Libraries fear 'ravenous' NSA

Libraries fear 'ravenous' NSA
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The nation’s libraries are backing legislation that would curb the powers of the National Security Agency.

Revelations about NSA surveillance have created a “climate of concern” for libraries, which are seeking to defend the freedom to read and research away from the government’s prying eyes.


“You need to have some freedom to learn about what you think is important without worrying about whether it ends up in some FBI file,” said Alan Inouye, director of the Office for Information Technology Policy at the American Library Association (ALA).

Government snooping of libraries has a long history. Under the Patriot Act, for example, the FBI has the power to compel libraries to hand over user data.

But the activities of the NSA seem to go far beyond traditional police work, reflecting an “almost ravenous hunger” for collecting information, according to Lynne Bradley, director of the ALA’s Office of Government Relations.

Documents leaked by former NSA contractor Edward Snowden show the NSA has been collecting vast troves of “metadata” on Internet activity and phone calls that shows when communications were made, who was involved and how long it lasted.

That’s especially troubling to the ALA, as “libraries are all about metadata,” Inouye said.

The records that libraries keep — when a user logs on to a library computer, what websites they visit, when books are borrowed and returned — seem to fit the mold of what the NSA is seeking.

“We’re talking about the information patterns of people. If that’s not personal, I don’t know what is,” Inouye said.

While no libraries are known to have received NSA requests, that doesn’t mean they haven’t been tapped for data.

Just like Internet companies, libraries are prohibited from revealing NSA requests. The ALA is concerned that local libraries are being forced to keep quiet about government snooping.

“We don’t know what we don’t know,” Bradley said.

Libraries are right to be concerned about the NSA’s activities, according to Greg Nojeim, director of the Center for Democracy and Technology’s Project on Freedom, Security and Technology.

“There are a variety of legal authorities that the government can use to compel libraries to turn over information,” he said.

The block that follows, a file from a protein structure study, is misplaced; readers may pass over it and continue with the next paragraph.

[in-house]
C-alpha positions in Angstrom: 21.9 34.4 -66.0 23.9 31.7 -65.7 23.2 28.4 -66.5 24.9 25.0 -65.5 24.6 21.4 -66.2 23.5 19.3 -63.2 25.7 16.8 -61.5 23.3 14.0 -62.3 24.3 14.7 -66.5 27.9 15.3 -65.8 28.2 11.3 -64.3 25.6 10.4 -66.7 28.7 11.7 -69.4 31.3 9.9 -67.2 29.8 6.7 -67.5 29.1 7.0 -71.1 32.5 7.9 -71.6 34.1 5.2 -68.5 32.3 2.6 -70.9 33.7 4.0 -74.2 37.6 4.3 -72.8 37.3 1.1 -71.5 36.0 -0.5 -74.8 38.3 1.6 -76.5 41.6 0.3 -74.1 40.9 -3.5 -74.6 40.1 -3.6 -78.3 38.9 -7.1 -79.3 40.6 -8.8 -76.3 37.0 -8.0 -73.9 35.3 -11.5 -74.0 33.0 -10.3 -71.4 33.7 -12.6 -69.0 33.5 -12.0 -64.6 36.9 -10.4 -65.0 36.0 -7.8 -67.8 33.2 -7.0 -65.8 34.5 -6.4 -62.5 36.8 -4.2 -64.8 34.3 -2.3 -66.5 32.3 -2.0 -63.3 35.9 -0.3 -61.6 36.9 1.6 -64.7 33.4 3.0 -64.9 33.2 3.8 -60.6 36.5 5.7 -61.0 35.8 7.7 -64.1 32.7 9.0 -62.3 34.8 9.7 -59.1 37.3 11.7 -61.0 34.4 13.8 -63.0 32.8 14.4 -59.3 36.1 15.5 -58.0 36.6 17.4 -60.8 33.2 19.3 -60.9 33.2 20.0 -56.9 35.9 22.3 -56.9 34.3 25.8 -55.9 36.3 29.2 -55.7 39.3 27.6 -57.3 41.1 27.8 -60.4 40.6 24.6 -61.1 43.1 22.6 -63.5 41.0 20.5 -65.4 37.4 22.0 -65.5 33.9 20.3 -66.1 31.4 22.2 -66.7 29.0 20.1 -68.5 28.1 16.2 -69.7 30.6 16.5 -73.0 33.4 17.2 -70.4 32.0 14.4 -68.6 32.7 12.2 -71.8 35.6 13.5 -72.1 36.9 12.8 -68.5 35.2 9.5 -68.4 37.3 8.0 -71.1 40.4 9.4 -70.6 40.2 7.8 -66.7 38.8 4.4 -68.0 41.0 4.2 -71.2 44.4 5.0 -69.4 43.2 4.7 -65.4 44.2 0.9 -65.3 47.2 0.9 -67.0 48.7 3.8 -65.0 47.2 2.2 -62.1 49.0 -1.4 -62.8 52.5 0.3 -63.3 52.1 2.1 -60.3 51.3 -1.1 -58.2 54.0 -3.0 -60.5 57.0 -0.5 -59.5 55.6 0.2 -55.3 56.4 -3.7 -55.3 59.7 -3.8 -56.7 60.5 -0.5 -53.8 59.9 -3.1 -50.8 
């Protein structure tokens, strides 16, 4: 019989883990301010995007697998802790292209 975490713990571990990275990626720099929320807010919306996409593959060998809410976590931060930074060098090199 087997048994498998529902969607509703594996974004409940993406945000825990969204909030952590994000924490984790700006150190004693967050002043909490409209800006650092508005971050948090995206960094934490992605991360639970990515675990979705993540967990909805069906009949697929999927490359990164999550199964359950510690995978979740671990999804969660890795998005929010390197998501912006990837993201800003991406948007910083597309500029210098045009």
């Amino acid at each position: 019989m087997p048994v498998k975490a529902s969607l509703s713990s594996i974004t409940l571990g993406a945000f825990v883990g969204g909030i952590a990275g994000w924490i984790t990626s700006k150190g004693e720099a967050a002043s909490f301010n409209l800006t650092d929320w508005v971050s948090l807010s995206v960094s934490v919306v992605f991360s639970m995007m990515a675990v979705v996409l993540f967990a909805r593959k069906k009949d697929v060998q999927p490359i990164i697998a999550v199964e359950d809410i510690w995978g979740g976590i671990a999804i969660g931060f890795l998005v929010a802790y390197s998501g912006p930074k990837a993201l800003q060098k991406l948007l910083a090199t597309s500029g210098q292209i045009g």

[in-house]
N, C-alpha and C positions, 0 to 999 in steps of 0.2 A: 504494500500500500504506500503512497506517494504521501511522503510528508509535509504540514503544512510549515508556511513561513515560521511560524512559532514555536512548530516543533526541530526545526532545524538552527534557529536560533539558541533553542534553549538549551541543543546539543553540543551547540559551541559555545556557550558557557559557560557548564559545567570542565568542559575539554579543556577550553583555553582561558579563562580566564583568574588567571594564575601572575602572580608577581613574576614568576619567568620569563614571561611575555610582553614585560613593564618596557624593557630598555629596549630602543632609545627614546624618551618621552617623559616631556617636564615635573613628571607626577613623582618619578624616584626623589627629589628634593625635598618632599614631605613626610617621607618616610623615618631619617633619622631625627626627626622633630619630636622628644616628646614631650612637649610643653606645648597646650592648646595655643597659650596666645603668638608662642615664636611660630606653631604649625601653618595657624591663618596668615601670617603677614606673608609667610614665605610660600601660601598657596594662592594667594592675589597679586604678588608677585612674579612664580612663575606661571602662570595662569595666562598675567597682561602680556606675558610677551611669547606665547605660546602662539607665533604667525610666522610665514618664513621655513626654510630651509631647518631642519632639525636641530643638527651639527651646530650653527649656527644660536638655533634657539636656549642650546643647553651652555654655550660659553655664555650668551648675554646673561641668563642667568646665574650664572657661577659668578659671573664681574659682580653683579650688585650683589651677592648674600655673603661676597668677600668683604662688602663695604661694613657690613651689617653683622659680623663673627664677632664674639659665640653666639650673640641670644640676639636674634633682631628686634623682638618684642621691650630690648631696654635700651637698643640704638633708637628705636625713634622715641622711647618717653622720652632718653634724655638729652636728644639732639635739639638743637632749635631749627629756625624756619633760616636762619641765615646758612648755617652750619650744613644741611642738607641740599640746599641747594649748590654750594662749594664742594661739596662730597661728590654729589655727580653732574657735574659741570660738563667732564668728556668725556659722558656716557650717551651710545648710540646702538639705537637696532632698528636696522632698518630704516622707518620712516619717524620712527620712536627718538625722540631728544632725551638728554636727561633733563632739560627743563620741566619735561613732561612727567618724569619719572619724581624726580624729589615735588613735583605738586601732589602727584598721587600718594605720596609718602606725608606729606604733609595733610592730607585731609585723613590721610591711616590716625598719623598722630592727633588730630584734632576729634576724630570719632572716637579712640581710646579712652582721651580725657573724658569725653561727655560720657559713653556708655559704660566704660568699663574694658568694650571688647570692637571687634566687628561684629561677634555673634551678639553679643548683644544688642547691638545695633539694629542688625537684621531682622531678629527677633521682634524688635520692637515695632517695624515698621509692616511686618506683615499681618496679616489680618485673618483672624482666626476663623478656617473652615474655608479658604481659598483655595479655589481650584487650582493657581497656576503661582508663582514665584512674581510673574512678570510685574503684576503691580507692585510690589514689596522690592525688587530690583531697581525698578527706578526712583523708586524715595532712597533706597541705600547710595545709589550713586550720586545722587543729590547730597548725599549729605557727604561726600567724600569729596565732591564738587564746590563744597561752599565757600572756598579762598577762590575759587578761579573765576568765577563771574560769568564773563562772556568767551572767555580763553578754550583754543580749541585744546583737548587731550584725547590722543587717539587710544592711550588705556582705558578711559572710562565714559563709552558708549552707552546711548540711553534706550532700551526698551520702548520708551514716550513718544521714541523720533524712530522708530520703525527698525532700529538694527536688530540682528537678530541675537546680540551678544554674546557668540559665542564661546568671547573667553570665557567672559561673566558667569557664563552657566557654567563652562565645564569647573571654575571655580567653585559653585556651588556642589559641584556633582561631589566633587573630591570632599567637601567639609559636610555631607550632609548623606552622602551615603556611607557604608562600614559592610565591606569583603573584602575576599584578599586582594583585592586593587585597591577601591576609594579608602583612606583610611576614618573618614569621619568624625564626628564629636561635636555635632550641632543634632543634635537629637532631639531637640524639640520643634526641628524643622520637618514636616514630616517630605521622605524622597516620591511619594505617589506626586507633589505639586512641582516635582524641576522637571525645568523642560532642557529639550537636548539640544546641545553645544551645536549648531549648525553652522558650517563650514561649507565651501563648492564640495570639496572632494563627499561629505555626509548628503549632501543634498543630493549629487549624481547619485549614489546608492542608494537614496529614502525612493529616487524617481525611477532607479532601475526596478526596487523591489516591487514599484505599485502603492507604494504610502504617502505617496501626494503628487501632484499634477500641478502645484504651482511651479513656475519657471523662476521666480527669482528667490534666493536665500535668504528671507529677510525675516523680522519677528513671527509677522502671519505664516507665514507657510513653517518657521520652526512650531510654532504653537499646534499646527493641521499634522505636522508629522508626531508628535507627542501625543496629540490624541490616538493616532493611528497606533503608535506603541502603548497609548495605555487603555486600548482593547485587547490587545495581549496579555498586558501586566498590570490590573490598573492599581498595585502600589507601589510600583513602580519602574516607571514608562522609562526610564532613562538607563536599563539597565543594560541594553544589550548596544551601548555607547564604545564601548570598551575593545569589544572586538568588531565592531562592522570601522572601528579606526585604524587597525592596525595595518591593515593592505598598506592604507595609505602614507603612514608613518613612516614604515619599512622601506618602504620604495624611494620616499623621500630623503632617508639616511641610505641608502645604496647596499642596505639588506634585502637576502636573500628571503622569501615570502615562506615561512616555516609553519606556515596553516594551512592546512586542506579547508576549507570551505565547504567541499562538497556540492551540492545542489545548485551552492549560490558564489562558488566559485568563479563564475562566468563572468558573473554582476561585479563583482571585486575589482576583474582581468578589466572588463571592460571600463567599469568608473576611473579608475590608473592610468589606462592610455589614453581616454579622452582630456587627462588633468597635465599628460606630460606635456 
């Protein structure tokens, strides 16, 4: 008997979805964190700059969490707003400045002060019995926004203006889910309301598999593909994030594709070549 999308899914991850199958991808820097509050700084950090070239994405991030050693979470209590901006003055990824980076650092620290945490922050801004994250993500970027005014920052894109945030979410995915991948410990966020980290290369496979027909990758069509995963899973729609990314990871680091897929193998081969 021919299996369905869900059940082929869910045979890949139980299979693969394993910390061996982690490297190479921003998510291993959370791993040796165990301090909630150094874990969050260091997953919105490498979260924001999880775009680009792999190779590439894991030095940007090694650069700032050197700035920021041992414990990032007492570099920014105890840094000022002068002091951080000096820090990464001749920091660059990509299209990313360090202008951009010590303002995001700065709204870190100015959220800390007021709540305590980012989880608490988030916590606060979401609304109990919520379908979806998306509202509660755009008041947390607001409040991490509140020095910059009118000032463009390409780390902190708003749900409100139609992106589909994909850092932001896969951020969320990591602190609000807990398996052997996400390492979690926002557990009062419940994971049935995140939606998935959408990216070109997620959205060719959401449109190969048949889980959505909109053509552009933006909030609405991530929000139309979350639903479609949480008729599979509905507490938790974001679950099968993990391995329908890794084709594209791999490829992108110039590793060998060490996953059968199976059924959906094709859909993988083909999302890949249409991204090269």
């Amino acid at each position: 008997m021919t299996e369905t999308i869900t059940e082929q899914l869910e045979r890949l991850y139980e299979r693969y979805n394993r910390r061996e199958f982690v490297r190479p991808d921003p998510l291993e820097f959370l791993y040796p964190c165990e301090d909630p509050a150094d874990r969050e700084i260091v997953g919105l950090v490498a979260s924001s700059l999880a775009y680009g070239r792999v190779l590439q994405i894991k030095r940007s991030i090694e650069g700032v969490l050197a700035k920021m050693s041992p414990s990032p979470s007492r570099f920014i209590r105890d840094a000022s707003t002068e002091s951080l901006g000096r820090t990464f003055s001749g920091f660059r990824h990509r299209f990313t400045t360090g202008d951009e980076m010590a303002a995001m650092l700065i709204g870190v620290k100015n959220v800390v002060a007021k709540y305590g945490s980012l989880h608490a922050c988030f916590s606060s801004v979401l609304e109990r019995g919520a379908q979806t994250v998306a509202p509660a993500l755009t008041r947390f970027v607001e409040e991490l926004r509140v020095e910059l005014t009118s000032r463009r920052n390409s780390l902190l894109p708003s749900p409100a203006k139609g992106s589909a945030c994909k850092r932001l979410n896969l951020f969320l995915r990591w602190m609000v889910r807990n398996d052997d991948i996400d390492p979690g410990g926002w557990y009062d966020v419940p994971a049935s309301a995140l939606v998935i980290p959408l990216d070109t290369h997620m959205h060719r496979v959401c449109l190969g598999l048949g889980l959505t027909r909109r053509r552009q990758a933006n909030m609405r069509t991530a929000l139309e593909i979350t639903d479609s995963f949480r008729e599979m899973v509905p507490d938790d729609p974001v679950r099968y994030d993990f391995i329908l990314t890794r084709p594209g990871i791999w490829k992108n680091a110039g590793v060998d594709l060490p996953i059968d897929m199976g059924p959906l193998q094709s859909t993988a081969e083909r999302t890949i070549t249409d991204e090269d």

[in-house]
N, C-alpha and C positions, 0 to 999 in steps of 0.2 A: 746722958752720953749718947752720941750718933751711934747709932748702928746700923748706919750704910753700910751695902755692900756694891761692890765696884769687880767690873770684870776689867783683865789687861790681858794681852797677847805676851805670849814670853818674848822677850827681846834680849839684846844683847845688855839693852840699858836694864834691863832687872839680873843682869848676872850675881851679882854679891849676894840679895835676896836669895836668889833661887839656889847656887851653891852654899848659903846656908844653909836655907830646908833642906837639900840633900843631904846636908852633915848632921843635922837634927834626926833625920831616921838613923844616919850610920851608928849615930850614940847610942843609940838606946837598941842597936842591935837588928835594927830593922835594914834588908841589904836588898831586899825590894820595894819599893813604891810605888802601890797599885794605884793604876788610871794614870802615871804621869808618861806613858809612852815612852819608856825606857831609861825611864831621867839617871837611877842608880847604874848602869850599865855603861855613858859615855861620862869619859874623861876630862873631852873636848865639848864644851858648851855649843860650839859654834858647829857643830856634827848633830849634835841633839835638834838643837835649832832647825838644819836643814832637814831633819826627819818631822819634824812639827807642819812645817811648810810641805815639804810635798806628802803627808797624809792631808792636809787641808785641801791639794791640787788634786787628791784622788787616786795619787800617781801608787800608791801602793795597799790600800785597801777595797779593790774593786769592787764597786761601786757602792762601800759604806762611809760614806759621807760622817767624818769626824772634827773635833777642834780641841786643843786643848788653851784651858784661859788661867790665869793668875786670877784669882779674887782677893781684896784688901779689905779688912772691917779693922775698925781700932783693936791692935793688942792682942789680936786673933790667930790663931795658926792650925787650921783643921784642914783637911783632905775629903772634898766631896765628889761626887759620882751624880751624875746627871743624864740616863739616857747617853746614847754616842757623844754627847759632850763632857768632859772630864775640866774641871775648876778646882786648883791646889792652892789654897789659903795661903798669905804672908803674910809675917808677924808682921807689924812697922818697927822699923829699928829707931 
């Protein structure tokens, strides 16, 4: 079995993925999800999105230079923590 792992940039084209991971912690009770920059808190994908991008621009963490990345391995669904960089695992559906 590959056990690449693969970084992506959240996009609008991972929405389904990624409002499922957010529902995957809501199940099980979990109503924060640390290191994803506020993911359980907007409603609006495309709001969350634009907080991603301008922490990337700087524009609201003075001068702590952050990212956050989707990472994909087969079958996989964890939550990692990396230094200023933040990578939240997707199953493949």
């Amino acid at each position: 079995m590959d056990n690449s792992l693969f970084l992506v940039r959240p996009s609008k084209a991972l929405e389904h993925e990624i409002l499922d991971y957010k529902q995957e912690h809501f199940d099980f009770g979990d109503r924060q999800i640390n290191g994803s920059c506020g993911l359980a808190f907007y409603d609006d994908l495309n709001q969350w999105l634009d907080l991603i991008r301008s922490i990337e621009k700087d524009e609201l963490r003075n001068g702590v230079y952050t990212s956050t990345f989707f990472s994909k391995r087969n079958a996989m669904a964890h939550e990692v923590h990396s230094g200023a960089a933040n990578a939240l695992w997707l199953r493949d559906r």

“The concern is certainly legitimate.”

The Library Association is backing legislation from Rep. James Sensenbrenner Jr. (R-Wis.), known as the USA Freedom Act, and joining with other advocacy groups in pushing it.

The bill would, among other things, lift the gag order that comes with an NSA surveillance request.

“We don’t want [library patrons] being surveilled because that will inhibit learning, and reading, and creativity,” Inouye said.

The ALA’s involvement in the surveillance debate is part of a broader expansion of the group’s advocacy in Washington.

In November, the association received a $1 million grant from the Bill and Melinda Gates Foundation to increase its advocacy presence in Washington.

Traditionally, libraries have been active in the policy world when responding to things that have already happened. Thanks to the grant funding, the ALA says that’s about to change.

“One of the central tenets of this initiative is to be more proactive,” Inouye said.

A top concern is copyright policy and the rise of e-books, which they say could create a financial strain for library systems.

While libraries pay a set price for physical books, they have to pay higher licensing fees on a recurring basis to loan out electronic copies.

Inouye said the Department of Commerce’s recent green paper on copyright policy was “very heavy on copyright protection,” but gave little attention to how that might affect public access.

Libraries are “concerned that this enforcement goes too far,” Inouye said. As with surveillance for national security concerns, “we need a balance.”

Another major policy issue for libraries is increasing funding for Internet access.

Larra Clark, program director of ALA’s America’s Libraries for the 21st Century project, pointed to the Federal Communications Commission’s E-Rate program, which provides funding to help libraries and schools provide Internet access to their constituents.

President Obama has called on the Federal Communications Commission to increase E-Rate funding, and the FCC is considering changes to the program in response.

As libraries become places where community members not only access websites but download and upload data heavy material, libraries need more funding for broadband, Clark said.

“The need for this influx is pretty immediate,” she said.